It’s officially summer break, and this teacher is so happy. I just finished (read survived) my second year teaching – yay! While this year was easier having the experience, it certainly had its challenges. Our district opened a new school, and I was part of the inaugural team. This not only meant a new team, but a new building, new admins, new curriculum opportunities, hundreds of new families, and kiddos that have never been in our district, following our rules and procedures. Next year (my third year), will certainly be easier since we will have indoctrinated the students and families to our ways.
Reflecting on my year, though, the newness of the school is not what stands out in my mind. Yes, I think the newness made us all feel more like a family, creating something together. And the kids sure got a kick out of all of “the firsts.” They got to be the first to play on the playground, the first to sit in their desks, many were the first to use their textbooks and classroom novels, the first to sit in the classrooms, scuff up the floors, sticker up the lockers, and bring laughter to the halls. But what really stands out to me are all of the experiences that I got to share with my students. Having finished my masters in December, I had buckets full of newfound time that I could dedicate to creating more engaging lessons. I discovered that creating a fun name for an activity is sometimes all it takes to turn a boring, run of the mill worksheet into the most anticipated day of the week, month, or even semester. We did two big activity days that the kids were talking about up to the last day of school: Review Olympics and Escape Room.
The first, “Review Olympics,” was a day of games meant to review concepts before our unit test. I stole activities and worksheets from other days, things I knew the kids had enjoyed and learned from, modified them for the current content, and told the kiddos we would be competing for The Olympics. They got together in teams of 4 and picked a team name, and then it was off to the games. The key to making every student participate, I found, was telling them that their team would be disqualified if not every student participated. I would not disqualify the team from every game, just the game they were lacking participation. While this sounds extremely harsh, I found that students were more likely to pull their lagging teammates along with the added incentive. Oh, and I also had real prizes that I picked up from the Target Dollar Spot (slime, fun erasers, notebooks, locker mirrors).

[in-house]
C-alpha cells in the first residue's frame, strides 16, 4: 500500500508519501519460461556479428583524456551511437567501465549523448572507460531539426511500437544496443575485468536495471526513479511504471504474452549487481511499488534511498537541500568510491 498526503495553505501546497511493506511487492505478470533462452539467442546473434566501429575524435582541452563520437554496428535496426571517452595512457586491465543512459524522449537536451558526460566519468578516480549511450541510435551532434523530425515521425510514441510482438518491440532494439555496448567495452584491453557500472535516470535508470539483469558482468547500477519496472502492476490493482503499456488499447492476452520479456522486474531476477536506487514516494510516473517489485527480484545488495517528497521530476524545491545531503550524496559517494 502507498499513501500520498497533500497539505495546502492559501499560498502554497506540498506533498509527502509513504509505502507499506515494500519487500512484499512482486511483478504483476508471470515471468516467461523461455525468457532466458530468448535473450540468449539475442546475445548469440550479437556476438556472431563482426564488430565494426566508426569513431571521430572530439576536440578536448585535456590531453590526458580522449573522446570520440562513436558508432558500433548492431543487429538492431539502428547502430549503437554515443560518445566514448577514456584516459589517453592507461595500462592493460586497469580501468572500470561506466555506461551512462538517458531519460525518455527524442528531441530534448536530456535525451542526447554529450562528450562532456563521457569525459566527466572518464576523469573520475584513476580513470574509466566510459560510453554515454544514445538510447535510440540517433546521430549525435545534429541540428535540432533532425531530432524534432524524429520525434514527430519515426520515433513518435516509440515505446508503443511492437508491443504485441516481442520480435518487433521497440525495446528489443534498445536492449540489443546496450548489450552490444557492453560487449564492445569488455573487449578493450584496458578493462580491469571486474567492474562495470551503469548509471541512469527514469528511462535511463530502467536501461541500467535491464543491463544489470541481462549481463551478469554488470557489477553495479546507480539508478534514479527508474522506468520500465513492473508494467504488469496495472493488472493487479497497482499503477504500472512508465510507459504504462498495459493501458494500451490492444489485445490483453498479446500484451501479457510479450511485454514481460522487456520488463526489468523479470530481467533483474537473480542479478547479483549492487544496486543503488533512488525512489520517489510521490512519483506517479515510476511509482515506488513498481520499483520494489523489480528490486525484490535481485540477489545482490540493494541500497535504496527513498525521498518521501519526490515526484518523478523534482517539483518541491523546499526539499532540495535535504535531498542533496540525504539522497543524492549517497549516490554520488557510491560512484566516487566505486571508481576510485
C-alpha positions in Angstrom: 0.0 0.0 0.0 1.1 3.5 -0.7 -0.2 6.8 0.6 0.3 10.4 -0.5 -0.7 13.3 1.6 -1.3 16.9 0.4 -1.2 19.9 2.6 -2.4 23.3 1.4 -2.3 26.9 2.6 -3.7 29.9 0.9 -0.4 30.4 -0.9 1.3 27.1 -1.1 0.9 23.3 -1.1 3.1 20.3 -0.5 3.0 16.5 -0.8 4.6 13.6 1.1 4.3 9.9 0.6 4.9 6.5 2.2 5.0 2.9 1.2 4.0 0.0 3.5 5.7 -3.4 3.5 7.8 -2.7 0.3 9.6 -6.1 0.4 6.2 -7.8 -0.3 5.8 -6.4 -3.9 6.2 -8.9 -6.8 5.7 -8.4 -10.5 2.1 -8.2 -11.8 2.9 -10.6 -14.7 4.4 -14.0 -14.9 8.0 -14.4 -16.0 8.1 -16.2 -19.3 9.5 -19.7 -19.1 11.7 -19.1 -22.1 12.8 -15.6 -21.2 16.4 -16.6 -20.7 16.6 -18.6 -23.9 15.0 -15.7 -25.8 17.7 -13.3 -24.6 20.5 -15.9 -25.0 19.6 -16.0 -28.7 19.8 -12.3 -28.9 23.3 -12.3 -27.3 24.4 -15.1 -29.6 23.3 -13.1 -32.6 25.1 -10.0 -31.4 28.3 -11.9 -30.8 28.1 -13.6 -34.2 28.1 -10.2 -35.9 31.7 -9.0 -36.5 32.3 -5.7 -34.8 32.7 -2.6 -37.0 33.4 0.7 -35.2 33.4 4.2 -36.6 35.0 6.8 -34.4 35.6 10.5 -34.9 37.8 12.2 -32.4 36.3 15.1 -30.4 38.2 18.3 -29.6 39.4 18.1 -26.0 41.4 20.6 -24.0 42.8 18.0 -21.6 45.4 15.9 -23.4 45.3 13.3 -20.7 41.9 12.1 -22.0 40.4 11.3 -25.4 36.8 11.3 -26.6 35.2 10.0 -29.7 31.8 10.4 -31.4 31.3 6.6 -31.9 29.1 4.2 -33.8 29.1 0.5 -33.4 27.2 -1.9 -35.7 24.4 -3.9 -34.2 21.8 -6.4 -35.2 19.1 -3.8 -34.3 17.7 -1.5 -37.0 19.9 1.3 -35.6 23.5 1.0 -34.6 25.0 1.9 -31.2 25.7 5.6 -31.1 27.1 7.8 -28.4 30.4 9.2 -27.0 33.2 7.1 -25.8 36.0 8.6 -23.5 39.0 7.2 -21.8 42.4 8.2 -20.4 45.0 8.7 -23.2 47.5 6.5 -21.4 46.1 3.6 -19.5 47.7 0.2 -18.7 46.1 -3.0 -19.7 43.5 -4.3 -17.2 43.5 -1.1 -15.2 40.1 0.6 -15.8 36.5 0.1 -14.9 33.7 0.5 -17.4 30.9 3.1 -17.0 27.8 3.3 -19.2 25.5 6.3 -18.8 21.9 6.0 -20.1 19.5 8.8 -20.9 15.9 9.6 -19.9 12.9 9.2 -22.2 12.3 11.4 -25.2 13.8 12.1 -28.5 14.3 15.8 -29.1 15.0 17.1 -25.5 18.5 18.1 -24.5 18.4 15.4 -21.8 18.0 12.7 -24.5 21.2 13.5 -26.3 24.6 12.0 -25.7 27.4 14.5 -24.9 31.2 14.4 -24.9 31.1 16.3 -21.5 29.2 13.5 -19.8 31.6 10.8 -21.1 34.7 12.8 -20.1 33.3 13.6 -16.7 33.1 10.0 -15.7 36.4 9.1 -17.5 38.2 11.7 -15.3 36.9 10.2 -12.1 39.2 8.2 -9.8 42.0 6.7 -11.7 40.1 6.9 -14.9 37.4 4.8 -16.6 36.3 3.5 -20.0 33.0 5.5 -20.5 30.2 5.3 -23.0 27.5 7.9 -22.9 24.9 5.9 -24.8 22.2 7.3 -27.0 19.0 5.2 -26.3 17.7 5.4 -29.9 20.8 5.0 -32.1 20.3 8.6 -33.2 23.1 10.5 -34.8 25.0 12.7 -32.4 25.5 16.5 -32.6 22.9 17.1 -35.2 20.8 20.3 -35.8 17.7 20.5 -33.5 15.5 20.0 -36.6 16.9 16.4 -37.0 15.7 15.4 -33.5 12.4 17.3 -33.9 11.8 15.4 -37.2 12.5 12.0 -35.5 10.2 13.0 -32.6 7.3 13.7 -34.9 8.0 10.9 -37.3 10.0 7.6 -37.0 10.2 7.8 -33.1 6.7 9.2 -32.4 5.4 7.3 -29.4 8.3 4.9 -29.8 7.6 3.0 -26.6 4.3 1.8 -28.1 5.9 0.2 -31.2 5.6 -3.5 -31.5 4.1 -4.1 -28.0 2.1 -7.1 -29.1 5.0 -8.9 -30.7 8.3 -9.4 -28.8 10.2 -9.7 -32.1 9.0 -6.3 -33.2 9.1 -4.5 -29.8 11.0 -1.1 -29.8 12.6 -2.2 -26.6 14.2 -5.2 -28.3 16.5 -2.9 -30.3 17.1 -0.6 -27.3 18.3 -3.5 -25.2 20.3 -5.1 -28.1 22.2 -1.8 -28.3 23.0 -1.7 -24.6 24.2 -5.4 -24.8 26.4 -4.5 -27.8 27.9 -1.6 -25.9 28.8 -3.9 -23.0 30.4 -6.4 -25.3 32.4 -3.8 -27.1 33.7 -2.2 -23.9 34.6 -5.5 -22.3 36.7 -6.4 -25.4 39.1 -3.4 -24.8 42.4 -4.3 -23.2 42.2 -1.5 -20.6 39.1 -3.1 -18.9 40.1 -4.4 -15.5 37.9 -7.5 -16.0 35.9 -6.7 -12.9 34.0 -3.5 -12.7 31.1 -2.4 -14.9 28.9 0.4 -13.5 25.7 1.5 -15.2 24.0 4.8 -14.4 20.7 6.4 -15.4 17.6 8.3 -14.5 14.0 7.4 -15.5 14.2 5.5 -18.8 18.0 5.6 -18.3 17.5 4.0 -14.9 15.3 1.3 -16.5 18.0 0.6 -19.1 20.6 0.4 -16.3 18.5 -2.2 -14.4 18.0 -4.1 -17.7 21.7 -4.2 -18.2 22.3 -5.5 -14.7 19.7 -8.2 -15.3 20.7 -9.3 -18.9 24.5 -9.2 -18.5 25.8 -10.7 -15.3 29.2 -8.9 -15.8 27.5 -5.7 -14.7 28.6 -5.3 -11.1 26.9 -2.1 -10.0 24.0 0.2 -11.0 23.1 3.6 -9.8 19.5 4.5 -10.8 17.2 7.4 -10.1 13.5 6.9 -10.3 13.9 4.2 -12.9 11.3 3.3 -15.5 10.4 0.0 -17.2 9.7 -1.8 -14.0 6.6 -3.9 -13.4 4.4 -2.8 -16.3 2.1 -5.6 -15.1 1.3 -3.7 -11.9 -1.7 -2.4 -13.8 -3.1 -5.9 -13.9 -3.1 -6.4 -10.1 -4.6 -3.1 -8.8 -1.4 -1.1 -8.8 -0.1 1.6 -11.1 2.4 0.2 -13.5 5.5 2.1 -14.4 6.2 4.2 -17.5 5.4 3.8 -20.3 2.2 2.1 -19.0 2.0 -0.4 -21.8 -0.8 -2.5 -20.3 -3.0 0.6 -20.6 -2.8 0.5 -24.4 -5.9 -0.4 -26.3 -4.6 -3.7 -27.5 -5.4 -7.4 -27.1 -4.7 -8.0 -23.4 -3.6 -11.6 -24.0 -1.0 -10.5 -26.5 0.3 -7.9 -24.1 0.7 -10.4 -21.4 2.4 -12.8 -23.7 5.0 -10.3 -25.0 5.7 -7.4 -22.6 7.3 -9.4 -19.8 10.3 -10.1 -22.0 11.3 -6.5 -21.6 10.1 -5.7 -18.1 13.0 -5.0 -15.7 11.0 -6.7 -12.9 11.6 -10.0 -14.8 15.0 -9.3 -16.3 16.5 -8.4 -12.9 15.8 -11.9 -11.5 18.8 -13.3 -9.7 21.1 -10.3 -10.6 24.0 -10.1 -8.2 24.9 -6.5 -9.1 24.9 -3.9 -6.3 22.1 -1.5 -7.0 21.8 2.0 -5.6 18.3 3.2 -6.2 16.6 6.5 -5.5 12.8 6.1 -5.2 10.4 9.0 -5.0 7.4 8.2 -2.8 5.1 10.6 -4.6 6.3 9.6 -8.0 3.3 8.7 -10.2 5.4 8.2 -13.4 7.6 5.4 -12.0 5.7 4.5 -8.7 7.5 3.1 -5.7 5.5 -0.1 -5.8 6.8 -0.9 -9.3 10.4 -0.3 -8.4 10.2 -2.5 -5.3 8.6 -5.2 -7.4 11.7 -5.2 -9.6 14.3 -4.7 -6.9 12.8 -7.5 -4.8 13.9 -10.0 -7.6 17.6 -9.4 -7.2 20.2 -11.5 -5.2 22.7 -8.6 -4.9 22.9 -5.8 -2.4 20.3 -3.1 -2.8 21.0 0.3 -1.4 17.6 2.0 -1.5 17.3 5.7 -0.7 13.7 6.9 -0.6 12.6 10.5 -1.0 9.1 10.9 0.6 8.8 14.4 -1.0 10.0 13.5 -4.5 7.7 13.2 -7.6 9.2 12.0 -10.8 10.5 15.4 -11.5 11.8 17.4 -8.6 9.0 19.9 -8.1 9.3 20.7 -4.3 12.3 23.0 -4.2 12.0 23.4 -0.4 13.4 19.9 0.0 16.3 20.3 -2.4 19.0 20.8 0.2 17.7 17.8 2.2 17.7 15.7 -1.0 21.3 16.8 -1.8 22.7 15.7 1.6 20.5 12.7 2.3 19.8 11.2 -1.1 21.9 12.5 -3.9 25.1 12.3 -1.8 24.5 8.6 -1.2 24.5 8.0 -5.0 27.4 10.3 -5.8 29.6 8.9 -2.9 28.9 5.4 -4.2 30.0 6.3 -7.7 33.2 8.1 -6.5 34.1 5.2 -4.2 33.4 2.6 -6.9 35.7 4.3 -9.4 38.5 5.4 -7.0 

The activities, while involving a TON of prep (thank you to my kind, eager, helpful students for cutting and sorting many sentences and game pieces), were an easy and fun way to check for student understanding. They also allowed me to help students/groups one on one who were struggling with the content. The main activities I used were:
- Definition sort (seen above) – give students definitions of literary terms and words; they must then sort the words with the correct definition
- Part of Speech People Hunt (Kagan Strategy) –
- Figurative Language Four (8) Corners – Due to the large number of “corners” and the congested room, each team sent a representative to the front. The representatives stood with their backs to the wall, could not run, shove, or otherwise impede the travel of the other participants. I read an example of figurative language and they went to the appropriate label. This was really fun to watch their brains work, especially on the idiom/hyperbole examples.
- Quizizz – This was an independent game. Each person must complete the quizizz (and then I could see their data for later remediation/support), but the team with the single highest score won the points. This helped to give the early finishers something to do. Since it was still essentially a team competition, they wanted to make sure that all players do well. If you haven’t created quizizz before, you need to. They are super easy, and the kids like them more than kahoot. (and they have fun memes!)
- Narrative Writing Grading – Because 6th graders get tested on narrative writing, I wanted to incorporate a narrative writing activity into the ACT Aspire Games. I gave students a writing sample and asked them to give it a grade. They used a rubric and collectively came up with a grade. The key for judging this activity was to give students a clear guideline to follow. I asked my students to, following the rubric, give the author 3 things he/she did well and 4 things he/she needs to improve upon.
I definitely plan on hosting the Review Olympics again next year. I need to be better at saving my supplies so that I don’t have to recreate them every games. But I honestly cannot think of a more engaging activity in my classroom.
What do you do in your classroom to review? What is the most engaging activity you lead this past year?